In 1954, Congress added the words "under God" to the Pledge of Allegiance. Sixty years later, most Americans would like to keep it that way, despite ongoing legal challenges to the pledge.
A lawsuit filed against a New Jersey school district in late March contends that reciting the phrase "under God" in the pledge sends a message that nonbelievers are bad citizens and creates a hostile environment for atheist students.
But a telephone survey of 1,001 Americans by Nashville-based LifeWay Research found that 85 percent want to keep "under God" in the pledge.
Researchers did find 1 in 4 Americans (25 percent) believe forcing students to say "under God" violates their rights. But less than 1 in 10 (8 percent) Americans want to remove "under God" from the pledge.
"Most Americans have recited the pledge hundreds of times and are not inclined to memorize a different pledge," said Scott McConnell, director of LifeWay Research. "Changing it may just feel wrong. Most Americans say they believe in God or a higher being and feel comfortable having 'under God' in the pledge."
Lawyers for parents in the New Jersey lawsuit disagree. They issued a statement Monday (April 21) announcing the suit that had been filed March 28.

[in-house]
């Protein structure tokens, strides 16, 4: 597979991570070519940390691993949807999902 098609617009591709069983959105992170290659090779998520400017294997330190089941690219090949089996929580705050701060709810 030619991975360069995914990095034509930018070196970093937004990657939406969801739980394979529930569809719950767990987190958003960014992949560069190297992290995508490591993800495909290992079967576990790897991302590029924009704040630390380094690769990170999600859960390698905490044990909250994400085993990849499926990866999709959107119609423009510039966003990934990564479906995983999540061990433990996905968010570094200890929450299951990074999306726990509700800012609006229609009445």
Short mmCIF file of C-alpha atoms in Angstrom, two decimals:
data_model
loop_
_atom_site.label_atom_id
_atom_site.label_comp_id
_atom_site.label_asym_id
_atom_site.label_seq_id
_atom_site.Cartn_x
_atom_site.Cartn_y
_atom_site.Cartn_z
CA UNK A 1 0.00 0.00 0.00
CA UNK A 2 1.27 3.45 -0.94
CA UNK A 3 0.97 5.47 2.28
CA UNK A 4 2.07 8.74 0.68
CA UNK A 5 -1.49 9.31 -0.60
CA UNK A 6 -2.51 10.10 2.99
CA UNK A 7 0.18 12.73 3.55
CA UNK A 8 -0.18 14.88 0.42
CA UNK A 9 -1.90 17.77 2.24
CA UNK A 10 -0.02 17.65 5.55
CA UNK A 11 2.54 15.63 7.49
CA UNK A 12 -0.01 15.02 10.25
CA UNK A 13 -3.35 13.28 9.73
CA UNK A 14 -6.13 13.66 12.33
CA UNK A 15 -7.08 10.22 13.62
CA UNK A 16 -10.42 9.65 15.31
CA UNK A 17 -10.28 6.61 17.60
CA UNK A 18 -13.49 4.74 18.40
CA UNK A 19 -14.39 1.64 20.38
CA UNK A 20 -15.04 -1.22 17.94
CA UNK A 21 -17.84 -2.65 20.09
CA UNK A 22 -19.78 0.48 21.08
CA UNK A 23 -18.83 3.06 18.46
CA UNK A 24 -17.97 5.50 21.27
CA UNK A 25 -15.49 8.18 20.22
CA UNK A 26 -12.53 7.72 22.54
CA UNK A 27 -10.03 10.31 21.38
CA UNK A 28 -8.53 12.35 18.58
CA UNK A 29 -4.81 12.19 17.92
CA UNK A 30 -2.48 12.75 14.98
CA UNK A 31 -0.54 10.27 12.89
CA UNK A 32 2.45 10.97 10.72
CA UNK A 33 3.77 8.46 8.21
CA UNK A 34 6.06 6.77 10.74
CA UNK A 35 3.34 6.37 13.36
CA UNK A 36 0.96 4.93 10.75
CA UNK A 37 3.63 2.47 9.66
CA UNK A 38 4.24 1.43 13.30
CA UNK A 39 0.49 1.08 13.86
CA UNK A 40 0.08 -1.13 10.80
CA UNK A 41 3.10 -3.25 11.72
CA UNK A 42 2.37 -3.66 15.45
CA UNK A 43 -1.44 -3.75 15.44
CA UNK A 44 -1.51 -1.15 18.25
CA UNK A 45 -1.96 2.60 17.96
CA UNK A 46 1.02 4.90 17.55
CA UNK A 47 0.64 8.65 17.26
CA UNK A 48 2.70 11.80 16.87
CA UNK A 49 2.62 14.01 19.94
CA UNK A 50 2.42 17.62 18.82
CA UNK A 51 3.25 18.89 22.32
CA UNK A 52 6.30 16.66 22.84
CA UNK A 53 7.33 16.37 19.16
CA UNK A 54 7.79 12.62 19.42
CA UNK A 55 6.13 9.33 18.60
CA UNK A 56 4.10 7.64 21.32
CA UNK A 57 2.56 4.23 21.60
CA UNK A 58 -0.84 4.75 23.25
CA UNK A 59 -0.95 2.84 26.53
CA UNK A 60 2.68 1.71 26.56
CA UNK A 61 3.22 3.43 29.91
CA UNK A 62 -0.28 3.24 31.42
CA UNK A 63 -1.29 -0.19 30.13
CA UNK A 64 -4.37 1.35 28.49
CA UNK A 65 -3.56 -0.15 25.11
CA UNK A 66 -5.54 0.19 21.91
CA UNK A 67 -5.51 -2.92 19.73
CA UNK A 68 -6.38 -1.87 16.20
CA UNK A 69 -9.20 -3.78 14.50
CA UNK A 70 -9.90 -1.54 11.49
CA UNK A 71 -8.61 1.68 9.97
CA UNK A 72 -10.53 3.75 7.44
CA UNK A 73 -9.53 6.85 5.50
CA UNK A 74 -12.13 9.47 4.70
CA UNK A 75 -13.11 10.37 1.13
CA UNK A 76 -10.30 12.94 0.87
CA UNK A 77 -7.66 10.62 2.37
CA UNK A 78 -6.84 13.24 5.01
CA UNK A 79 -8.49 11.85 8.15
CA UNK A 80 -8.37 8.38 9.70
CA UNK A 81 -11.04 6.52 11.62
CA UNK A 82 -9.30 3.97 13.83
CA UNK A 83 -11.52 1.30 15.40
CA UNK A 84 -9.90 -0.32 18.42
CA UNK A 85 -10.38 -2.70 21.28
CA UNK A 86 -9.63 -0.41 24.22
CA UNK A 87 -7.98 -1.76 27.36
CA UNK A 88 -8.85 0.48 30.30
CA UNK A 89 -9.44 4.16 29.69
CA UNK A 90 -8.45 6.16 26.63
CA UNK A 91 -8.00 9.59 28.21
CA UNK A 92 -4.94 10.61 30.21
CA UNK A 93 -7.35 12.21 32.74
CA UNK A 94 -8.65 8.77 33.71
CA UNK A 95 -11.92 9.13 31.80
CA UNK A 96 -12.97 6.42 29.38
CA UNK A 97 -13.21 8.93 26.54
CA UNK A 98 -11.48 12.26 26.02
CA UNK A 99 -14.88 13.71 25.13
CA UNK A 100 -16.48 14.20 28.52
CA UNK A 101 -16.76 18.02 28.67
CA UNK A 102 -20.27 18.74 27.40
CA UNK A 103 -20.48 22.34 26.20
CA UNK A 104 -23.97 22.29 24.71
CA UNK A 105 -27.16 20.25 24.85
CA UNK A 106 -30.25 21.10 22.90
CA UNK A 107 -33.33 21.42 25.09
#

"Public schools should not engage in an exercise that tells students that patriotism is tied to a belief in God," said David Niose, attorney for the American Humanist Association's Appignani Humanist Legal Center, which represents the parents. "Such a daily exercise portrays atheist and humanist children as second-class citizens and certainly contributes to anti-atheist prejudices."
A similar legal challenge to the pledge is pending before the Supreme Judicial Court of Massachusetts. That case, brought by atheist parents of a public school child, claims the "under God" phrase violates the state's equal rights laws.
The study by LifeWay Research found younger Americans are more likely to support removal of "under God" from the pledge. Fourteen percent of those ages 18-29 want to remove the phrase, compared to 5 percent of those over 64.
Women (88 percent) are more likely to want to keep "under God" than men (83 percent). Americans with a college degree are more likely (13 percent) to want it removed. And, self-identified born again, evangelical or fundamentalist Christians are most likely (94 percent) to say "under God" should remain.
Methodology: Interviews were conducted in either English or Spanish. The telephone survey of adult Americans was conducted Sept. 6-10, 2013. Both listed and unlisted numbers were called, with approximately 20 percent of the sample reached by cell phone. To more accurately reflect the population, responses were weighted by age, gender, education, race/Hispanic ethnicity and regional population size. The sample of 1001 phone surveys provides 95 percent confidence the sampling error does not exceed plus or minus 3.1 percentage points. Margins of error are higher in subgroups.